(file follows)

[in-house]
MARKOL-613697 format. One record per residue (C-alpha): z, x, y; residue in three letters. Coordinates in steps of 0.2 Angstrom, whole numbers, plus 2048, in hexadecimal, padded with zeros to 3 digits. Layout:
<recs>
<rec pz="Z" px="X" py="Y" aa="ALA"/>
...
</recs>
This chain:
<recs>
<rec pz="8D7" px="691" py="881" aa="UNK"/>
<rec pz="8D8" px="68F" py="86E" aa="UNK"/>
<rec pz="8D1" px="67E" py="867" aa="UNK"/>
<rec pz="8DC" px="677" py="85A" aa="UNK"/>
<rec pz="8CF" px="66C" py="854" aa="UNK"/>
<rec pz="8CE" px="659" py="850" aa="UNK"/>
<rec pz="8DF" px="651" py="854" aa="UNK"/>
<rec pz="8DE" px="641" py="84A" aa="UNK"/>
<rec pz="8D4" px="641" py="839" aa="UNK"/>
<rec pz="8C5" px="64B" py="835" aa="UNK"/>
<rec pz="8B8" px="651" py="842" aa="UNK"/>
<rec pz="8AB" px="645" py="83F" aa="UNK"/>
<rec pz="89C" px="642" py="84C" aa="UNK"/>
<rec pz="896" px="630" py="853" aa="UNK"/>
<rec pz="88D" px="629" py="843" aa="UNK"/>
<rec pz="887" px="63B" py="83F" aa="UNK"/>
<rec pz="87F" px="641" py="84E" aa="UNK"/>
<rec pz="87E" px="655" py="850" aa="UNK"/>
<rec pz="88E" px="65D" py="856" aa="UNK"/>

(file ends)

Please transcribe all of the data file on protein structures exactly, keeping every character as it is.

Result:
[in-house]
MARKOL-613697 format. One record per residue (C-alpha): z, x, y; residue in three letters. Coordinates in steps of 0.2 Angstrom, whole numbers, plus 2048, in hexadecimal, padded with zeros to 3 digits. Layout:
<recs>
<rec pz="Z" px="X" py="Y" aa="ALA"/>
...
</recs>
This chain:
<recs>
<rec pz="8D7" px="691" py="881" aa="UNK"/>
<rec pz="8D8" px="68F" py="86E" aa="UNK"/>
<rec pz="8D1" px="67E" py="867" aa="UNK"/>
<rec pz="8DC" px="677" py="85A" aa="UNK"/>
<rec pz="8CF" px="66C" py="854" aa="UNK"/>
<rec pz="8CE" px="659" py="850" aa="UNK"/>
<rec pz="8DF" px="651" py="854" aa="UNK"/>
<rec pz="8DE" px="641" py="84A" aa="UNK"/>
<rec pz="8D4" px="641" py="839" aa="UNK"/>
<rec pz="8C5" px="64B" py="835" aa="UNK"/>
<rec pz="8B8" px="651" py="842" aa="UNK"/>
<rec pz="8AB" px="645" py="83F" aa="UNK"/>
<rec pz="89C" px="642" py="84C" aa="UNK"/>
<rec pz="896" px="630" py="853" aa="UNK"/>
<rec pz="88D" px="629" py="843" aa="UNK"/>
<rec pz="887" px="63B" py="83F" aa="UNK"/>
<rec pz="87F" px="641" py="84E" aa="UNK"/>
<rec pz="87E" px="655" py="850" aa="UNK"/>
<rec pz="88E" px="65D" py="856" aa="UNK"/>